Magampura Port and the Mattala Airport were touted as the two main white elephants. This was simply because of the location. Both are in the constituency of the former President Mahinda Rajapaksa. Therefore, many assumed without further analysis that these projects were built just to bolster his political image.  These independent thinkers overlooked two important factors. The first was, they overlooked who first brayed that these were white elephants. It was the then Opposition (who are now in Government). They derided everything the previous Government did – including its successful efforts to eradicate terrorism. They insulted the Security Forces, ridiculed the victories over terrorism and celebrated the setbacks. Until the very end, they denied the glaring truth that was obvious to the rest of the nation, which was that we were winning the war against terrorism. Apparently such poor judgment did not suffice to discredit them.

The other factor that was overlooked was the location. Yes, it is where Mahinda Rajapaksa hails from, but that is not all there is to it. The location of the Magampura Port was decided on because it is the closest in proximity to one of the busiest shipping lines that is forecast to grow in greater importance, in time to come. Sixty per cent of fuel to China goes via these lanes. This entire area was designed to become a huge industrial zone and the naval and air hub of Southern Asia.

The one question that must be answered by all those who wrote almost daily against these two ventures is simple: If these two were white elephants, why would the Chinese and the Indians want those?”

It has been argued that such a small country as ours do not need two international airports. If so, why is this government talking of investing USD 65 million to expand and convert the existing Sri Lanka Air Force’s airbase at Hingurakgoda to a second international airport? What is the master plan? How will it help the Sri Lankan economy grow? Will it be just a mirror image of the Katunayake International Airport or something much more as envisioned for the Mattala Airport? These are the questions this government needs to answer.

The Mattala Airport was built in a sparsely populated, jungle-dominated area. Its current isolation and lack of basic facilities like a taxi service inclusive transport system, hotels within the vicinity were added to its discredit. These protestors forget what Colombo looked like a hundred years ago, what areas around Battaramulla, Hokandara and Athurugiriya were like a couple of decades ago.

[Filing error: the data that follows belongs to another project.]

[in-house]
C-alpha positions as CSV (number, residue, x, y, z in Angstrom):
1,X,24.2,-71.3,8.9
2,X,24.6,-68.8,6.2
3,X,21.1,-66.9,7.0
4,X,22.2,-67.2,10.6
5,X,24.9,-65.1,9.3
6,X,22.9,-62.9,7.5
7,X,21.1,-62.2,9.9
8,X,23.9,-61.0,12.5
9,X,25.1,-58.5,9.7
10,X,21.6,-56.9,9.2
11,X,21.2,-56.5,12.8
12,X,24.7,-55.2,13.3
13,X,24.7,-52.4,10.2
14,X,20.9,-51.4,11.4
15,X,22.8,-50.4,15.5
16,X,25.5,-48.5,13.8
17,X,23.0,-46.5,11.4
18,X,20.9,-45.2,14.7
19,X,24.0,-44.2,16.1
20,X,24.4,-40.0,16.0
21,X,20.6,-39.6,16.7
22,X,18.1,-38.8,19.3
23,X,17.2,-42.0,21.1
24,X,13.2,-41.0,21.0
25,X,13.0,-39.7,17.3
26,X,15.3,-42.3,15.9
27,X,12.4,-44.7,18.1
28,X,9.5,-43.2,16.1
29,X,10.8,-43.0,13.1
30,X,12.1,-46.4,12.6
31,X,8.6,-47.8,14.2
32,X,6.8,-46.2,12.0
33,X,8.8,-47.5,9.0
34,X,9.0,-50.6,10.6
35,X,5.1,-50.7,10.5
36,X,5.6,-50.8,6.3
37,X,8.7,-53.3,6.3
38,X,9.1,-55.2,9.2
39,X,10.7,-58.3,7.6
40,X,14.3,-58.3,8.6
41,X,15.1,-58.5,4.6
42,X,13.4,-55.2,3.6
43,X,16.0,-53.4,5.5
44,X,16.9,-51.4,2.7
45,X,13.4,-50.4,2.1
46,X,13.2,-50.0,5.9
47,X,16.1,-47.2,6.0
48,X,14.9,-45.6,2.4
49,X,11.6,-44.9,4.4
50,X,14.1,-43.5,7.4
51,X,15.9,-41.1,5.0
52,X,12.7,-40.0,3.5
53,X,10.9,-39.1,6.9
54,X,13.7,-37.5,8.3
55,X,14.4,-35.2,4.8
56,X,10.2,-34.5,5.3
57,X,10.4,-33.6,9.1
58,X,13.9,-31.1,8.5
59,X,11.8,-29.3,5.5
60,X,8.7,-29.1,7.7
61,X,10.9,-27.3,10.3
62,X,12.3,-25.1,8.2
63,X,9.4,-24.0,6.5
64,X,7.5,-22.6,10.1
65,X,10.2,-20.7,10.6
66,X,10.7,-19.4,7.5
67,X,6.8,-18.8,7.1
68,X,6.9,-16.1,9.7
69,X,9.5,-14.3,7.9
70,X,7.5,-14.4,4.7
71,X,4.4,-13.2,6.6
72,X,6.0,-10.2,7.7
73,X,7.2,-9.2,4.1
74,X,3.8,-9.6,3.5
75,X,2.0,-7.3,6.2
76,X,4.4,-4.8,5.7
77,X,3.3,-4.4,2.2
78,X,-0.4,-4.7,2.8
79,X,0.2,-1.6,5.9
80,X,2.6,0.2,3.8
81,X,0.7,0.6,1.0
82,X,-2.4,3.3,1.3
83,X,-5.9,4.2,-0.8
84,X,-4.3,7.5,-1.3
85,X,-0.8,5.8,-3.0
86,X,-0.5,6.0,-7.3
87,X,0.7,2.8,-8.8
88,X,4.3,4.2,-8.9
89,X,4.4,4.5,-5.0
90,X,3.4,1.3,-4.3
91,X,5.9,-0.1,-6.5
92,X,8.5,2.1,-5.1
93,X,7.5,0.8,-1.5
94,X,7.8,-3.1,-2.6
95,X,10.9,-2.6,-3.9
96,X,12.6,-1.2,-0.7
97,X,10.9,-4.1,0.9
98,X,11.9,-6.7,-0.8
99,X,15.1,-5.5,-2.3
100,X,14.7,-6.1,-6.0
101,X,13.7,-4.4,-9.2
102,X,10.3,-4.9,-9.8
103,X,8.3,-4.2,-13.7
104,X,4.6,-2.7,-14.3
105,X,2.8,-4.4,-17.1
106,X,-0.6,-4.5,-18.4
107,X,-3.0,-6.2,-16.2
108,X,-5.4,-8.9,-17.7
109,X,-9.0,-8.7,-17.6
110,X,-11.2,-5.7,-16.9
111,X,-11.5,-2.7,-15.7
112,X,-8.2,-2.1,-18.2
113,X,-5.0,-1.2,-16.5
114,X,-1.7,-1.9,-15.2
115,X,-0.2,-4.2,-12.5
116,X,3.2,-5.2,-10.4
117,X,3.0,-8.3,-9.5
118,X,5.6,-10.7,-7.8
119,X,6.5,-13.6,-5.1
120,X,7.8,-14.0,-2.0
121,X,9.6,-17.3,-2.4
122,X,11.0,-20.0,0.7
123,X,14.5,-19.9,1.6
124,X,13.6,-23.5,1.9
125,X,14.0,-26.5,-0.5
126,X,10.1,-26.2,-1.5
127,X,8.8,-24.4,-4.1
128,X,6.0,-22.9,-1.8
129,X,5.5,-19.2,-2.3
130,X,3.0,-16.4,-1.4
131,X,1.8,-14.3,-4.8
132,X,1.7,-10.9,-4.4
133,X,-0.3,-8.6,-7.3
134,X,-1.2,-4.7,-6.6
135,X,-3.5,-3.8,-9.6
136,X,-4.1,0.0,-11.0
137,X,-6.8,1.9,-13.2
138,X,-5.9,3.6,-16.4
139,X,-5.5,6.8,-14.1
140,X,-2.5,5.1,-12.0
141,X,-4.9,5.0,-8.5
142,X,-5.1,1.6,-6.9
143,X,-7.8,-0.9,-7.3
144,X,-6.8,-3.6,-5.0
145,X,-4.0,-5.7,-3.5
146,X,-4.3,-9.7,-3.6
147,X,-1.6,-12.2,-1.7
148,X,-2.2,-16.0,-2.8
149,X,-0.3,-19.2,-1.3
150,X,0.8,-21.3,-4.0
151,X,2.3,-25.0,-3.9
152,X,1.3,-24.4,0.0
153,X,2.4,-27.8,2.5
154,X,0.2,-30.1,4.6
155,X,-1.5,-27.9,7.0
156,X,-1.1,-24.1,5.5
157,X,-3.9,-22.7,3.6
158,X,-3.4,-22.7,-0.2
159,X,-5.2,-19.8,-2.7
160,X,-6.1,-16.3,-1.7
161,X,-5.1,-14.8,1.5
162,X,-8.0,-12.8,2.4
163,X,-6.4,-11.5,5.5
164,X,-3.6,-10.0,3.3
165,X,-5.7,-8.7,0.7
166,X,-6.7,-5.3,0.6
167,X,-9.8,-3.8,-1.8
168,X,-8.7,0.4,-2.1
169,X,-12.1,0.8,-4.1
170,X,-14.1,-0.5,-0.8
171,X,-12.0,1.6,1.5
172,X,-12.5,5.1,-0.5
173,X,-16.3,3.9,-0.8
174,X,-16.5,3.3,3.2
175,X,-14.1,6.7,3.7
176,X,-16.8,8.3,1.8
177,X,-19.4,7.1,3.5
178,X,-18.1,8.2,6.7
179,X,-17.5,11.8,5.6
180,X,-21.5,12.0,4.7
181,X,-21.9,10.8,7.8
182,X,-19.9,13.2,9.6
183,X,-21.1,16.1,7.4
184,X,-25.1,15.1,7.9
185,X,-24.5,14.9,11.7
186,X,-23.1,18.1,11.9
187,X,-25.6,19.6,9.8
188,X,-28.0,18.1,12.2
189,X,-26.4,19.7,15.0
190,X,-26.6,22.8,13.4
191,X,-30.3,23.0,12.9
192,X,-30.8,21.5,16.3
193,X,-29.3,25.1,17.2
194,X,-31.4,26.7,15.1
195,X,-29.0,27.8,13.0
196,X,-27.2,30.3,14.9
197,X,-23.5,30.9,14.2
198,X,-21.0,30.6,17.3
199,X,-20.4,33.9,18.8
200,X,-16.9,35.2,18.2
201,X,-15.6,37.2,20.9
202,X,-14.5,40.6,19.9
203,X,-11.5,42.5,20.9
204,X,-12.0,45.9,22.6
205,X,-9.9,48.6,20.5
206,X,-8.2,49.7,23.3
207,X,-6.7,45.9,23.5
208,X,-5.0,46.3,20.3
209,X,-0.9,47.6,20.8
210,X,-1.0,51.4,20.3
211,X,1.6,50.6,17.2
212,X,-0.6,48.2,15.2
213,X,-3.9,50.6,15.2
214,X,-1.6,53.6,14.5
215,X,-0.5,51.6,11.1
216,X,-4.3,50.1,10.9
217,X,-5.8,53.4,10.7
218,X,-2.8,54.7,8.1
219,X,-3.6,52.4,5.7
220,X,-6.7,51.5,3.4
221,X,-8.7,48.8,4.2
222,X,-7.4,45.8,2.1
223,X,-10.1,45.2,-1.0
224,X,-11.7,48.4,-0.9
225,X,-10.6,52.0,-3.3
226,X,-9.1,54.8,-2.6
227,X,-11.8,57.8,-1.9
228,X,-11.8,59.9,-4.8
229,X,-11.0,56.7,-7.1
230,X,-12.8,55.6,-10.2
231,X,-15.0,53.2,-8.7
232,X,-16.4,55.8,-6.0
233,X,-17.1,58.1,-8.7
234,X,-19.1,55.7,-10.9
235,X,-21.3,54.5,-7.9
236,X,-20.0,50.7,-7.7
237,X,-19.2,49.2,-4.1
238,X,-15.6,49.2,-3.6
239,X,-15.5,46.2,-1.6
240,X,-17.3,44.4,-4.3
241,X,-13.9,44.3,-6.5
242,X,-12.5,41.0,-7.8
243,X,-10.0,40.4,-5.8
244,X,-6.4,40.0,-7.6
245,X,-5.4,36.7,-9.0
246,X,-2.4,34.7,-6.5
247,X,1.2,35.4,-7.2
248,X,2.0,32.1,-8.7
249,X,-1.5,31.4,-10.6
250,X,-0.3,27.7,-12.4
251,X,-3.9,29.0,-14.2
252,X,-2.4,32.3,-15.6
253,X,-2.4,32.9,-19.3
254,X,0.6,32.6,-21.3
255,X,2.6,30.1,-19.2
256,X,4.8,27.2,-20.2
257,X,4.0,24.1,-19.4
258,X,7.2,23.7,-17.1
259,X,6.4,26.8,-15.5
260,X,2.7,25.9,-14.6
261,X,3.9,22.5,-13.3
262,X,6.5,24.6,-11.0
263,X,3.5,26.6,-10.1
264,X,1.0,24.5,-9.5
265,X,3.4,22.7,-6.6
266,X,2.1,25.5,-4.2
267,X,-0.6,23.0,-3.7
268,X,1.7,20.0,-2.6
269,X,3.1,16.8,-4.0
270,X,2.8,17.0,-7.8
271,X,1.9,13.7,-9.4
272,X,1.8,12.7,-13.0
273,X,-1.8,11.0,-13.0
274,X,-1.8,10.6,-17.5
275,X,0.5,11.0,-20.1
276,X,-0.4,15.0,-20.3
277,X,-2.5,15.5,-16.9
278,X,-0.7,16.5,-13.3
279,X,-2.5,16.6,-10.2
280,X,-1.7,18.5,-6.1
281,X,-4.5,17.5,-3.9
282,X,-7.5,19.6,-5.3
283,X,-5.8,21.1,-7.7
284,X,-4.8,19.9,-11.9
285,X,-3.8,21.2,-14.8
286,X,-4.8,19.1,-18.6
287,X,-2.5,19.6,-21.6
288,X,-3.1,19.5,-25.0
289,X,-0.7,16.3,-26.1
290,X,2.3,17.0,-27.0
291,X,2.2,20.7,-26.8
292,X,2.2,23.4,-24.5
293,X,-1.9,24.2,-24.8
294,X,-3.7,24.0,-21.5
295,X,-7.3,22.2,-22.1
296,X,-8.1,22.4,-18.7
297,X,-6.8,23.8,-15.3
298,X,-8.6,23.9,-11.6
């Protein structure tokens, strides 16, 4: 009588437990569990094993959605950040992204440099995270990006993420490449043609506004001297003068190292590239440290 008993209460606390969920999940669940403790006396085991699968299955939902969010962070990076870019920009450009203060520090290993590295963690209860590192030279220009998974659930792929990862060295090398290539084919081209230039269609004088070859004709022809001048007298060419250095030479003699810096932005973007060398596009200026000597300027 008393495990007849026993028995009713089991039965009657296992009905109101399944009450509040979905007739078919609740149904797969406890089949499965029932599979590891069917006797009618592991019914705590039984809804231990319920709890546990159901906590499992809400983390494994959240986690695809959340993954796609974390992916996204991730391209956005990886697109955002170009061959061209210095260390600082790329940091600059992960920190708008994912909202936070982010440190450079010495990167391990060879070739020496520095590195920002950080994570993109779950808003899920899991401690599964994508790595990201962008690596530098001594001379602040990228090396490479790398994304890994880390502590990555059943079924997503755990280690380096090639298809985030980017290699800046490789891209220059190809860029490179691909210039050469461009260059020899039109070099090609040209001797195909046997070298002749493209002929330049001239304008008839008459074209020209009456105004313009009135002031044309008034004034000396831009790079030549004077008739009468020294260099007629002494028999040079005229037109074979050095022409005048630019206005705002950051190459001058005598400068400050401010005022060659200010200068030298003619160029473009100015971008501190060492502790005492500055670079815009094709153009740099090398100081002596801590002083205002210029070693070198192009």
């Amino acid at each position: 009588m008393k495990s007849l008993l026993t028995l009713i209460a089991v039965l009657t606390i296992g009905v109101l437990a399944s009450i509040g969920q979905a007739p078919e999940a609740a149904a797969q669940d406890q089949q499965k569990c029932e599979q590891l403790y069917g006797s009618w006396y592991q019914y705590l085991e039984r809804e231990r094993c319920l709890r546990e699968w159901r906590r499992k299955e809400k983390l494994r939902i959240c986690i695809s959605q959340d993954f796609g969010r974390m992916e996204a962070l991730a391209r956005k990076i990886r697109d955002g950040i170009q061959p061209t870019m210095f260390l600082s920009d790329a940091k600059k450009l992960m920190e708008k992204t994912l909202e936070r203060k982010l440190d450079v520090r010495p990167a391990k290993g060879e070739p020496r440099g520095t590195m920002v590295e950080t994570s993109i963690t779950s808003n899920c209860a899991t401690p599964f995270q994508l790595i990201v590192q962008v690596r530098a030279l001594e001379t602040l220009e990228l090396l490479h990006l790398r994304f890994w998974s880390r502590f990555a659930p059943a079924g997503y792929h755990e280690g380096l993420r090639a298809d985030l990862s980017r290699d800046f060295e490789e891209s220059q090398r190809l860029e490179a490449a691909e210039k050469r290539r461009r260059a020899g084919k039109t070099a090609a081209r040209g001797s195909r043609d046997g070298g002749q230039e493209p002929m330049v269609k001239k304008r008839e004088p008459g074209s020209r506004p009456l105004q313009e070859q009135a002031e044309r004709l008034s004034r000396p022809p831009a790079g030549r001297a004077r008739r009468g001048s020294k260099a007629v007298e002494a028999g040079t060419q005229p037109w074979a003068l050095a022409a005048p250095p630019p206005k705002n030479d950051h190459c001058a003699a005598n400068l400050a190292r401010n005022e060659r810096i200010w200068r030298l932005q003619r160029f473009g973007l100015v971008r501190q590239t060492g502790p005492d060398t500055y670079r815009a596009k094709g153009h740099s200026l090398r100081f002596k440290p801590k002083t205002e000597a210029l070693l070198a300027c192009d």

From the muted buzz it is apparent that the controlling share of the Mattala Airport would be given to the Indians just as the Magampura Port was handed over to Chinese management. On the face of it, the ownership is still with us. However, the deal is such, that we are to be responsible for the security of our national assets, whilst it will be milked by the foreign powers. The greatest irony is that whilst we provide naval security to the Magampura Port, the Sri Lanka Navy must pay rent to the Chinese management for ‘occupying’ the Port property.

Premier Wickremesinghe gave a controlling share of the Magampura Port to the Chinese. He is now working hard to give a controlling share of the Mattala Airport to the Indians. In effect he is bringing two archenemies within kilometers to one another in a land that has no issues with either party. He is now cheeky enough to advise the Sri Lanka Navy to be ready to battle a ‘submarine war’. In effect, he admits that their battles will be on our land and their collateral damage would be us. At the very least, Wickremesinghe should tell us what measures his government has planned to face such an eventuality.

Watching the unfolding events, it is clear we do not have a Nationalist Government nor a Liberal Government. What we have is a sadistic government that is deliberately laying a trap against its own people and waiting with undisguised glee for the results to yield.